Numerous chemical reactions relevant for the energy revolution are highly complex and result in considerable energy losses. This is the reason why energy conversion and storage systems or fuel cells are not yet widely used in commercial applications. Researchers at Ruhr-Universität Bochum (RUB) and Max-Planck-Institut für Eisenforschung in Düsseldorf are now reporting on a new class of catalysts that is theoretically suitable for universal use. These so-called high entropy alloys are formed by mixing close to equal proportions of five or more elements. They might finally push the boundaries of traditional catalysts that have been unsurpassable for decades. The research team describes their uncommon electrocatalytic working principles as well as their potential for systematic application in the journal “ACS Energy Letters” from 17. April 2019.
Material libraries for electrocatalysis research
The material class of high entropy alloys features physical properties that have considerable potential for numerous applications. In oxygen reduction, they have already reached the activity of a platinum catalyst.
“At our department, we have unique methods at our disposal to manufacture these complex materials from five source elements in different compositions in form of thin film or nanoparticle libraries,” explains Professor Alfred Ludwig from the Chair of Materials for Microtechnology at RUB. The atoms of the source elements blend in plasma and form nanoparticles in a substrate of ionic liquid. If the nanoparticles are located in the vicinity of the respective atom source, the percentage of atoms from that source is higher in the respective particle. “Very limited research has as yet been conducted into the usage of such materials in electrocatalysis,” says Ludwig.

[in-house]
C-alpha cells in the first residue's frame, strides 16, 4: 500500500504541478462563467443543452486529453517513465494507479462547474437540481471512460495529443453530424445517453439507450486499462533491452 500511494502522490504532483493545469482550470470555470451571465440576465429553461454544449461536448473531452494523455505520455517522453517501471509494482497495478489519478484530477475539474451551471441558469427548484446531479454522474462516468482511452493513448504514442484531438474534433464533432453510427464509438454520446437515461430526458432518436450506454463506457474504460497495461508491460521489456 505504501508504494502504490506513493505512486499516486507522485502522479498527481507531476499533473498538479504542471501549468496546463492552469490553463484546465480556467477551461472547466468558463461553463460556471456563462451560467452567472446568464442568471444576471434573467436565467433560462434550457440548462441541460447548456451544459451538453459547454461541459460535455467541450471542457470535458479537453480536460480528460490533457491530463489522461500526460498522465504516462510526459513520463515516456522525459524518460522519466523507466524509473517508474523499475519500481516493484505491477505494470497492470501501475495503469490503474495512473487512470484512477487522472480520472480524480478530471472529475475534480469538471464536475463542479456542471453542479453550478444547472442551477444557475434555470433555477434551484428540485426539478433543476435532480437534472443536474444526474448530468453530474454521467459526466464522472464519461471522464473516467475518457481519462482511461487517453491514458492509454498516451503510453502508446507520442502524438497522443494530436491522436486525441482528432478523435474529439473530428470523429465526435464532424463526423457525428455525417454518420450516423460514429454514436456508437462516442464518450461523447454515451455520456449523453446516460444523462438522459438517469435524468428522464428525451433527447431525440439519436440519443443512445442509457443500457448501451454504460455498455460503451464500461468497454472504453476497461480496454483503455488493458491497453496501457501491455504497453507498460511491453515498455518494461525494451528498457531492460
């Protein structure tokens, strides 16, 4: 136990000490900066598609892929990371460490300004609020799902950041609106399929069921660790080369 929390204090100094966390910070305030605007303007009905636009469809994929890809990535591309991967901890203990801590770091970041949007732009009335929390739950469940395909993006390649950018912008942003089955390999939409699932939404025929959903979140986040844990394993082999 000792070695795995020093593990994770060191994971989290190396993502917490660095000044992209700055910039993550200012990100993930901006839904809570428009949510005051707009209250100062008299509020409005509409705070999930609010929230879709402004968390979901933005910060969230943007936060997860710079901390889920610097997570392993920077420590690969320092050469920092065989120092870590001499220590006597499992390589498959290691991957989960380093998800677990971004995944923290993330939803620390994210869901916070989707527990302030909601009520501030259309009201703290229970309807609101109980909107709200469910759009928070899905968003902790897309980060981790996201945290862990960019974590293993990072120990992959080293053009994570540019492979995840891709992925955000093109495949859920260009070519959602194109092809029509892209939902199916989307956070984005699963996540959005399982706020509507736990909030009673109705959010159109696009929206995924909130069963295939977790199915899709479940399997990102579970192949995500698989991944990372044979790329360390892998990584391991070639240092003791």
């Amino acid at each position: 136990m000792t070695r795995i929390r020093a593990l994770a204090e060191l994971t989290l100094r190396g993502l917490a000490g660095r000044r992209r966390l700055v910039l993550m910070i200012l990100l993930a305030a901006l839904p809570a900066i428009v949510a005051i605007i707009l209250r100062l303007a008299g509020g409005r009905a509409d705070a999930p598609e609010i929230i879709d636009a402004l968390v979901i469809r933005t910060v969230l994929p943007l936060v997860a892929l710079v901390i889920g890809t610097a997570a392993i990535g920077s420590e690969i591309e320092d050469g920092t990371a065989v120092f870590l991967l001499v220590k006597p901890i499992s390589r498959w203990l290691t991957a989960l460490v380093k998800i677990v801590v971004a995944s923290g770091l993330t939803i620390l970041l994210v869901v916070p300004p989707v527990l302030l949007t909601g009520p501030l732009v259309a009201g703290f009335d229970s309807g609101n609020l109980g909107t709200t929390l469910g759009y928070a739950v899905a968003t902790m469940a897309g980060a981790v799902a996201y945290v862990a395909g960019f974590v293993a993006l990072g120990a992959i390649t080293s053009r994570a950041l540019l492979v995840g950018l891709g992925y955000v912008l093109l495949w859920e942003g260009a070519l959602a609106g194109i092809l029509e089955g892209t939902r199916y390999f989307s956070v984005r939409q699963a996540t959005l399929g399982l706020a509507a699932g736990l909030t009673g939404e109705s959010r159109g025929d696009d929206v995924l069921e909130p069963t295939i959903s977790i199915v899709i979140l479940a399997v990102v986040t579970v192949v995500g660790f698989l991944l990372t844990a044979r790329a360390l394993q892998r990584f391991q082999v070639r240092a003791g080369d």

Manipulating individual reaction stages
This is expected to change in the near future. The researchers have postulated that the unique interactions of different neighbouring elements might pave the way for replacing noble metals with equivalent materials. “Our latest research has unearthed other unique characteristics, for example the fact that this class may also affect the interdependencies among individual reaction steps,” says Tobias Löffler, PhD researcher at the Center for Electrochemical Sciences at the RUB Chair of Analytical Chemistry. “Thus, it would contribute to solving one of the major problems of many energy conversion reactions, namely otherwise unavoidable great energy losses. The theoretical possibilities seem almost too good to be true.”
Foundation for ongoing research
In order to promote rapid progress, the team from Bochum and Düsseldorf has described its initial findings with the aim of interpreting first characteristic observations, outlining the challenges, and putting forward first guidelines – all of which are conducive to advancing research. “The complexity of the alloy is reflected in the research results, and many analyses will be necessary before one can assess its actual potential. Still, none of the findings to date precludes a breakthrough,” supposes Professor Wolfgang Schuhmann, Chair of Analytical Chemistry at RUB.
Visualisation in 3D
The characterisation of catalyst nanoparticles, too, is conducive to research. “In order to gain an indication of how, exactly, the activity is affected by the structure, high-resolution visualisation of the catalyst surface on the atomic level is a helpful tool, preferably in 3D,” says Professor Christina Scheu from Max-Planck-Institut für Eisenforschung in Düsseldorf. Researchers have already demonstrated that this is an attainable goal – if not yet applied to this class of catalysts.
The question if such catalysts will facilitate the transition to sustainable energy management remains to be answered. “With our studies, we intend to lay the foundation for ongoing research in this field,” conclude the authors.